In the face of poverty and despair, children with little access to education often see joining terrorist groups as a source of income, pride, and adventure. They join terrorist groups because they provide them with a feeling of purpose and belonging. Addressing the issues that enable children and their families to see terrorist groups as feasible paths to a decent quality of life is crucial to preventing such groups from being able to successfully recruit children.

A variety of steps should be taken by international organizations, nonprofits, civil society, and local governments to tackle at its ideological roots the challenge of modern-day terror in Iraq. In order to address child terrorism, it is crucial that steps are taken to identify and weaken the structures and mechanisms through which terrorist groups recruit and mobilize youths. Religious leaders have a significant role to play here. It is critical that religious leaders who children see as role models and sources of guidance are encouraged to explicitly denounce false and perverted interpretations of Islam espoused and promulgated by groups like ISIS. In so doing, it’s possible that fewer children will be vulnerable to terrorist recruitment. Further, it increases the possibility of youths themselves speaking out against terrorist ideology. This, in turn, would prevent children from subscribing to the terrorist ideology for that sense of camaraderie and belonging.

Rudaw – An ISIS propaganda photo shows a prayer session for child soldiers

Steps should also be taken to strengthen the fragile education system in parts of rural Iraq to make it harder for terrorist groups to indoctrinate children with their views. Developing Iraq’s education system through international cooperation and ensuring that educators are teaching peaceful Islamic values is vital to preventing terrorist groups from preaching violence and hate to children. Schooling must be made affordable and accessible as well. Throughout ISIS’s rise and brief reign, impoverished families were forced to send their children to schools that taught extremist interpretations of Islam. Ensuring Iraq’s future generations are provided with quality alternatives to schools of this nature is an important step toward inoculating them against extremism’s allure.

Adopting measures to heighten the accountability of everyone – from religious and terrorist leaders to family members – for terrorist activity perpetrated by recruited youth, is also paramount to discourage the proliferation of terrorist groups’ extremist ideologies. Demonstrating that Iraq’s judicial system is capable of identifying and bringing to justice those who contribute to the radicalization of children will discourage adults from engaging in the practice thereof.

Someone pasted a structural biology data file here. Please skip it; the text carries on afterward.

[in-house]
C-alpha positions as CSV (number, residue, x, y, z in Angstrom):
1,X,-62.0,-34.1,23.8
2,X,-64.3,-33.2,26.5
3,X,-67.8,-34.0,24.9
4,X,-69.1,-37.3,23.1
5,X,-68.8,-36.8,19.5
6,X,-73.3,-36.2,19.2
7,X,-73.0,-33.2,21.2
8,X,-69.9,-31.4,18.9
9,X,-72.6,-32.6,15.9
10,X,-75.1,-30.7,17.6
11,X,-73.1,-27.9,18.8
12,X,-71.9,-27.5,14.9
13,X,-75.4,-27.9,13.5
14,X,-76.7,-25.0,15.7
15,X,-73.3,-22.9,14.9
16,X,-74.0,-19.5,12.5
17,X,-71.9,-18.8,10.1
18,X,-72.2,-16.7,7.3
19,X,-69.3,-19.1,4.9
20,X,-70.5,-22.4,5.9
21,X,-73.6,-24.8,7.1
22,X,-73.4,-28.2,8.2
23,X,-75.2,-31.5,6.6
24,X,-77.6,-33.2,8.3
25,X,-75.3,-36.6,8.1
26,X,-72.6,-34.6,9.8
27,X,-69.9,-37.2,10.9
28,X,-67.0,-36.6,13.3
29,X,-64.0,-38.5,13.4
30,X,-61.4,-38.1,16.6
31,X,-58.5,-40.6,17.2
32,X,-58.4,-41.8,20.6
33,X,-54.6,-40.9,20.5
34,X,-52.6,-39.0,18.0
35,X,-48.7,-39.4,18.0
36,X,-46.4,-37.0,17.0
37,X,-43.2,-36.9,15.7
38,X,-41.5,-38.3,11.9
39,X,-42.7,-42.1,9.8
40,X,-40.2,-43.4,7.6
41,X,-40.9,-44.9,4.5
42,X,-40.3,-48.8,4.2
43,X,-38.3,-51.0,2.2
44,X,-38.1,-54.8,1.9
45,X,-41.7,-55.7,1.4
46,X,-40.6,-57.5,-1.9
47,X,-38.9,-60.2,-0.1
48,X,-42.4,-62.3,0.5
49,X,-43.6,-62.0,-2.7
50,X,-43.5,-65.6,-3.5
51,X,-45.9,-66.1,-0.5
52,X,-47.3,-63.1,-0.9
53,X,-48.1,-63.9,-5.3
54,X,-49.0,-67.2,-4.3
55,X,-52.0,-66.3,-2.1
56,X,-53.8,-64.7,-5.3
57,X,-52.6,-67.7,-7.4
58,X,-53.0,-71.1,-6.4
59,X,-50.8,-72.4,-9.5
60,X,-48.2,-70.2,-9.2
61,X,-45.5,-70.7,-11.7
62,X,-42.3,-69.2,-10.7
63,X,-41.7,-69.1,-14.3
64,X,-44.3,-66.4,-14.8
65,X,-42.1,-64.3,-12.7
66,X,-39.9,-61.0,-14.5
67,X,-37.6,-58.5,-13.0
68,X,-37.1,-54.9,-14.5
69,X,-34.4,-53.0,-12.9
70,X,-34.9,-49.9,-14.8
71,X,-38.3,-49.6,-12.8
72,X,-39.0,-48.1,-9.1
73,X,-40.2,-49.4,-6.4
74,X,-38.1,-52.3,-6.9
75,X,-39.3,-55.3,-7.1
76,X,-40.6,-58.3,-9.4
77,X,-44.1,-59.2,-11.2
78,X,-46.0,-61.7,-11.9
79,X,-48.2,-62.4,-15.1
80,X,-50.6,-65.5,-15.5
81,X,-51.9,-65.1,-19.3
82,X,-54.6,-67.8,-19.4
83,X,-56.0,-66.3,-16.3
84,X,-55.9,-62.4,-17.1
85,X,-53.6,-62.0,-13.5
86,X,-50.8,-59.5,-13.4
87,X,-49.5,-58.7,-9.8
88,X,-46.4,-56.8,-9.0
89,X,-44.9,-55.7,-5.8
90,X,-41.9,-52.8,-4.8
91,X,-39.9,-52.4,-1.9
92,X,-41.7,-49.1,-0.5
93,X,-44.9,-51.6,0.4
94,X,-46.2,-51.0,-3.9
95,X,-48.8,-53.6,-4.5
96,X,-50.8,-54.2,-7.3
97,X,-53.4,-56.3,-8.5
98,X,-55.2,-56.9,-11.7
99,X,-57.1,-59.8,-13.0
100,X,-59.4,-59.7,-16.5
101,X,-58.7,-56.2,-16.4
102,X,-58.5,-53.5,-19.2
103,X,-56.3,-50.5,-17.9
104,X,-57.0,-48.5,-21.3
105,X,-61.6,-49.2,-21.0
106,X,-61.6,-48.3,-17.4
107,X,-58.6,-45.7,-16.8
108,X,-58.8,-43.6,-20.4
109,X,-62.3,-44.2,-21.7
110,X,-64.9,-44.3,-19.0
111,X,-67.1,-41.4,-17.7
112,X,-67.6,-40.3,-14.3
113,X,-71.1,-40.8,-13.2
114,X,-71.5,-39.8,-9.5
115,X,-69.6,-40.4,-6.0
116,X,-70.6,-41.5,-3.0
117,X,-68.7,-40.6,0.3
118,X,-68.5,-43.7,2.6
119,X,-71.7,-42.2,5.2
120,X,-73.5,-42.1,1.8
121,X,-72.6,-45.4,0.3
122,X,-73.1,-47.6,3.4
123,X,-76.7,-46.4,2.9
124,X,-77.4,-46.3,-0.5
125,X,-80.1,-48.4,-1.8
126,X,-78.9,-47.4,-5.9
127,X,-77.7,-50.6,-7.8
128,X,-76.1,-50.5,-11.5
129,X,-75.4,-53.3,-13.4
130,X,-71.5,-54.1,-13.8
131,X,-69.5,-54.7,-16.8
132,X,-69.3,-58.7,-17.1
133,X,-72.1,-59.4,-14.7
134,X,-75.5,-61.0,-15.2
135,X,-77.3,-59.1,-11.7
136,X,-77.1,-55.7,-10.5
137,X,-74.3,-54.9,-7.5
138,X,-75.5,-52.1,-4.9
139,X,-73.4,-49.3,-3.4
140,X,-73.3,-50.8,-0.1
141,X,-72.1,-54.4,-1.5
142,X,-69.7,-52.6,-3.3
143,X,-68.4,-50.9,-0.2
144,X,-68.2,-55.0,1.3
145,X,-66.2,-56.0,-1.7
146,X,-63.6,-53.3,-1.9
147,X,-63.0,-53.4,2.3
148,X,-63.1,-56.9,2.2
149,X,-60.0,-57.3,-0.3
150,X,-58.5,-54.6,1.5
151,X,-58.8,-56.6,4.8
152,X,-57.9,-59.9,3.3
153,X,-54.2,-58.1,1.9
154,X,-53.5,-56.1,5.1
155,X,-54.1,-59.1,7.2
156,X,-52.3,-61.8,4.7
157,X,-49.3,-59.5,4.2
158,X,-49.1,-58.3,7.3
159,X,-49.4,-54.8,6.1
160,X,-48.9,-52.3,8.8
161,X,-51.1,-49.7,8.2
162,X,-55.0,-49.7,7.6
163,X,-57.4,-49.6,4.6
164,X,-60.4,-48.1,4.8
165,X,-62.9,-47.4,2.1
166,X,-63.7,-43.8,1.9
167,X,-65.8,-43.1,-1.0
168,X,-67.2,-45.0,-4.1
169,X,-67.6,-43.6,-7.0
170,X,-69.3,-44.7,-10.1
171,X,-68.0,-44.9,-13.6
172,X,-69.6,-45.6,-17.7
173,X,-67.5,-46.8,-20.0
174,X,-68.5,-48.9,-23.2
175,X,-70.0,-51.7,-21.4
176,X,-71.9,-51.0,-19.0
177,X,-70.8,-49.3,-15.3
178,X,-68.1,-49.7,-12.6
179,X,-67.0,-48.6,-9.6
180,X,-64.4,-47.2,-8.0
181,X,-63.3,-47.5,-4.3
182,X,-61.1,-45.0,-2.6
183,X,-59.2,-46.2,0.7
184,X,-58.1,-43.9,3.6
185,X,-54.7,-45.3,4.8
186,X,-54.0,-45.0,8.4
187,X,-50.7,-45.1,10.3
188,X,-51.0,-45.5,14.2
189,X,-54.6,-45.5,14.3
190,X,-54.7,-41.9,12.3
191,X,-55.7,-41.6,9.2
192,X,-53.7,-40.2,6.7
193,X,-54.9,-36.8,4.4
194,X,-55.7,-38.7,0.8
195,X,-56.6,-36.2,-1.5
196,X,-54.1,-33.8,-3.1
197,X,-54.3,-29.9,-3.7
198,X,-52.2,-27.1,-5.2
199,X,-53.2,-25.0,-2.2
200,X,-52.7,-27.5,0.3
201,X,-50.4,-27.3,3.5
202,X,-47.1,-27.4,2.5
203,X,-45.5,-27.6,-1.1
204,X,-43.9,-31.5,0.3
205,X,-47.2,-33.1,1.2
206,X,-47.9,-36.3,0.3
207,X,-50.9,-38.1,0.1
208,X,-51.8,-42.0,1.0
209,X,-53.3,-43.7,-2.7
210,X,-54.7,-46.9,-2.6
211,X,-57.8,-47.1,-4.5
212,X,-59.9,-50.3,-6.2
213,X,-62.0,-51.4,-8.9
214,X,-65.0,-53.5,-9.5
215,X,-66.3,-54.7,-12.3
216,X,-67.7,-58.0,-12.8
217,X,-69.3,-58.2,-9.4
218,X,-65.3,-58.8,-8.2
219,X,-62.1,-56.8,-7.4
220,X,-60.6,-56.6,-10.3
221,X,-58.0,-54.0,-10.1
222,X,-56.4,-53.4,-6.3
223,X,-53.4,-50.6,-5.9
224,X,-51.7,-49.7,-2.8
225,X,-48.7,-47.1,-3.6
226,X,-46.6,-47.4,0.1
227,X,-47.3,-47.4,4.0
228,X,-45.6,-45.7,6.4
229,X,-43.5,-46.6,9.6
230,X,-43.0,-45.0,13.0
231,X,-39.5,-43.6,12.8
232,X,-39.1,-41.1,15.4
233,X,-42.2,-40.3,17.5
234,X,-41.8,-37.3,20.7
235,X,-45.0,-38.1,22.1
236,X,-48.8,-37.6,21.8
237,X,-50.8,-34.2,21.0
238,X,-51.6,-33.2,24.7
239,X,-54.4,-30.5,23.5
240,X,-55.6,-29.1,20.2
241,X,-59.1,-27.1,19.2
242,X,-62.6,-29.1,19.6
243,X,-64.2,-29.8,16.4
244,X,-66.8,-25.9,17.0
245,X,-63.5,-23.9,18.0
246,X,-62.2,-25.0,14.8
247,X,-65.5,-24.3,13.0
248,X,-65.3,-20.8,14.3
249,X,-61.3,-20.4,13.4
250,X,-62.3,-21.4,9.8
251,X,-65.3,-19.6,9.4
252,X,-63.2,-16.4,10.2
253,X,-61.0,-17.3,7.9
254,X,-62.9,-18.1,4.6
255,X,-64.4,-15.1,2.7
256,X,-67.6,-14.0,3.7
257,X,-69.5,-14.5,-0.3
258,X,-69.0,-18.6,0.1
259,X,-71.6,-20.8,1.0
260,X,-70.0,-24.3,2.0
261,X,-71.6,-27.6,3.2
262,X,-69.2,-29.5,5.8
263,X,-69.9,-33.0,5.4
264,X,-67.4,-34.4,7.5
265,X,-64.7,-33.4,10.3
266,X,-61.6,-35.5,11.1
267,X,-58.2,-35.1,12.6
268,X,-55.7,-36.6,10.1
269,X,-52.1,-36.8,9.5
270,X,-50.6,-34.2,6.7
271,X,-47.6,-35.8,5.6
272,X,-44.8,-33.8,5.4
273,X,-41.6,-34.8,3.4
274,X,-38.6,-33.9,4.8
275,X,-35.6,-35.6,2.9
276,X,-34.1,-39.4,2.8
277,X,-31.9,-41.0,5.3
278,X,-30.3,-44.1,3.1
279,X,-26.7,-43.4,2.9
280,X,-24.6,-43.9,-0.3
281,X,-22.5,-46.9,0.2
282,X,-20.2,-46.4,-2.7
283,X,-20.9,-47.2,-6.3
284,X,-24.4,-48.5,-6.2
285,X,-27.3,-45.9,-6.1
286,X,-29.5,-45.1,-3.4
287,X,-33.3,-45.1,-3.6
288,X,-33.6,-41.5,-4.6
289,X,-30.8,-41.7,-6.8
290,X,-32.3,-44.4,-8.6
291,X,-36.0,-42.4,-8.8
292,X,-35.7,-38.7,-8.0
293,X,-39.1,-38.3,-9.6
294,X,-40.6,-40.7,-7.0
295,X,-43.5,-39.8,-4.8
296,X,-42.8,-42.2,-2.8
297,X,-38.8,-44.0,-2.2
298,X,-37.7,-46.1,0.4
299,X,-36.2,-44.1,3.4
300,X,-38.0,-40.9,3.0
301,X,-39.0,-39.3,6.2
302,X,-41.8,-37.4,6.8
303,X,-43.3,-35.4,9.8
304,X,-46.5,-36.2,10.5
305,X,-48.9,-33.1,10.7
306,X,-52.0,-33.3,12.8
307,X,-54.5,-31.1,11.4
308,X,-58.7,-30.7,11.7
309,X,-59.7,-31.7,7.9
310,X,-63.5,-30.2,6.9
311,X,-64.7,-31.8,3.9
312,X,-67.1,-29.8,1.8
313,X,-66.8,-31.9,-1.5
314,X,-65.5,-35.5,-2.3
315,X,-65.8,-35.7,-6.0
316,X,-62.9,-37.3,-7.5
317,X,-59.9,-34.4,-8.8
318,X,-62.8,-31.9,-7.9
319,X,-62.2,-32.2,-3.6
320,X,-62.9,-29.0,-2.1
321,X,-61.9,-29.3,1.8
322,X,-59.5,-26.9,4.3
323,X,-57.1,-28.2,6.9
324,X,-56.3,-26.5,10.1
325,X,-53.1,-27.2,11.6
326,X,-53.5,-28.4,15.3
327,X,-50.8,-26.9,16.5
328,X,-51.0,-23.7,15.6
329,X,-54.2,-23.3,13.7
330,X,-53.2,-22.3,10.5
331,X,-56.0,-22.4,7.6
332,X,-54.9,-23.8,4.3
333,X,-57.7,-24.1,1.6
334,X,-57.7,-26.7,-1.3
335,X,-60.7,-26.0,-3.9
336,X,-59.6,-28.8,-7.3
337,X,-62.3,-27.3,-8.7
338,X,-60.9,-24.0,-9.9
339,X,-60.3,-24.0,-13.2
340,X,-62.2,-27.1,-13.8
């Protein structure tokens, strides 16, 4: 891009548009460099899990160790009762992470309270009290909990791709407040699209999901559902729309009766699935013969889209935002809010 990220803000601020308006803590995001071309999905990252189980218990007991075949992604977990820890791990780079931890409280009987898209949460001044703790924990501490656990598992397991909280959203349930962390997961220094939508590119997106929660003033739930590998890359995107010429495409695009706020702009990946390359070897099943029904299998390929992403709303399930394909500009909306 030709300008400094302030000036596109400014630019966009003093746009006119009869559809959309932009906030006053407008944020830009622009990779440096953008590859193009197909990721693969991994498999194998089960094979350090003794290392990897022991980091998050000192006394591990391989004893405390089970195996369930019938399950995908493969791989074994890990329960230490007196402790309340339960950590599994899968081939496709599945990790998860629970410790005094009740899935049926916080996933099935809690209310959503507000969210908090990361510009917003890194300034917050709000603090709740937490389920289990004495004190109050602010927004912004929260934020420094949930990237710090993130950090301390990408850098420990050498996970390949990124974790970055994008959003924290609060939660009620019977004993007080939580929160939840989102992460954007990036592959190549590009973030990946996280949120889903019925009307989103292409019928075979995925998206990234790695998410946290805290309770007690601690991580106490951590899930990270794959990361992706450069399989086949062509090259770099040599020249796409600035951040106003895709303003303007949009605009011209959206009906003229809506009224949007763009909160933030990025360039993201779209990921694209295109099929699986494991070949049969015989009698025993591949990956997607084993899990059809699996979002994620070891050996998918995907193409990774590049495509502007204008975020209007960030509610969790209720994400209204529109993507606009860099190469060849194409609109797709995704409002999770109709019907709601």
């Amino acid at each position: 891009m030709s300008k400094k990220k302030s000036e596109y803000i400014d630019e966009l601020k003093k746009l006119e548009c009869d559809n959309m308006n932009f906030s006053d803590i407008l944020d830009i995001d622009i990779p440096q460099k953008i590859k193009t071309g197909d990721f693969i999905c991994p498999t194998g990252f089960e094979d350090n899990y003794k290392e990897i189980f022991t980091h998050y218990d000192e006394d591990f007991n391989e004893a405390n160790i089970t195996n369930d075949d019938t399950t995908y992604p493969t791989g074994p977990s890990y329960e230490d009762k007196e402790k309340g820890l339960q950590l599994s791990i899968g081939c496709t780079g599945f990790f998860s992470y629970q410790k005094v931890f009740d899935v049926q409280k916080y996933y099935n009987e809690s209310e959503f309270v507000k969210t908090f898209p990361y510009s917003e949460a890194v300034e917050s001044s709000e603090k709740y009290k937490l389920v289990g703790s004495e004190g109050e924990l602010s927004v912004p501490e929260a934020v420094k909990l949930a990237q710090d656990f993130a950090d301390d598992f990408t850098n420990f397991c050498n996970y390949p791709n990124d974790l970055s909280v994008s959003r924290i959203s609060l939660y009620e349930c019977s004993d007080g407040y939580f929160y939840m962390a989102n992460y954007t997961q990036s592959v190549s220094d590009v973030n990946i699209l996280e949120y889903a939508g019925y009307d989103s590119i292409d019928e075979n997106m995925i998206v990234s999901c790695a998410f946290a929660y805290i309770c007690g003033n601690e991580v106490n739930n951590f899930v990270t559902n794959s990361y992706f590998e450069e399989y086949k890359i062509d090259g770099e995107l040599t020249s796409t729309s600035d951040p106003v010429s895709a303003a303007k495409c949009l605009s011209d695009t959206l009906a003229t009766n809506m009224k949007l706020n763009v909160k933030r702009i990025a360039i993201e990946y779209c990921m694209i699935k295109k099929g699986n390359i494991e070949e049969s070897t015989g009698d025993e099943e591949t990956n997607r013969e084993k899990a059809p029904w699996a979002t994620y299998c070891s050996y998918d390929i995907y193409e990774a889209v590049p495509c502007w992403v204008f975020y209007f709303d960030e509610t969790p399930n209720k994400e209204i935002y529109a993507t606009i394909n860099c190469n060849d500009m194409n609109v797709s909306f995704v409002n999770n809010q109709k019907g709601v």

Michael Kamber/The New York Times

Defeating terrorism in Iraq will be a generational challenge. Reducing the pool of desperate, vulnerable children available for terrorist recruitment can only be achieved through improved living standards and access to education. According to Brookings’ Singer, “…underlying problems of hopelessness often lead children (and even their parents) to believe they have no better future than joining terrorism and its likely outcome of an early death.” Fadl Abu Hein, a psychology lecturer from Gaza, notes, “Martyrdom has become an ambition for our children. If they had a proper education in a normal environment, they wouldn’t have sought value in death.”

Defeating terrorism in Iraq and preventing it from reemerging is possible. Addressing the socioeconomic factors that render children vulnerable to extremist recruitment is indispensable to a comprehensive long-term counterterrorism strategy. The international community must help guide Iraq in its efforts to provide its younger generation with a better education, an improved economic environment, and finally, hope. As long as Iraqi youths lack such opportunities they will seek meaning and welfare anywhere it can be found. As long as terror organizations can provide such things, they will be able to recruit from a pool of Iraq’s most vulnerable.

References

Singer, Peter W. “The New Children of Terror.” Brookings, Brookings, 28 July 2016, www.brookings.edu/research/the-new-children-of-terror/.

“Saving the ‘Cubs of the Caliphate.’” Fair Observer, Fair Observer, 5 June 2018, www.fairobserver.com/region/middle_east_north_africa/iraqi-youth-countering-violent-extremism-isis-middle-east-latest-news-65241/.

“Iraq Research: Sense of Injustice Is Key to Violent Extremism.” United States Institute of Peace, 28 Dec. 2016, www.usip.org/publications/2016/01/iraq-research-sense-injustice-key-violent-extremism.

Press Release – June 5, 2018, et al. “Iraq: Extremism & Counter-Extremism.” Counter Extremism Project, 9 May 2018, www.counterextremism.com/countries/iraq.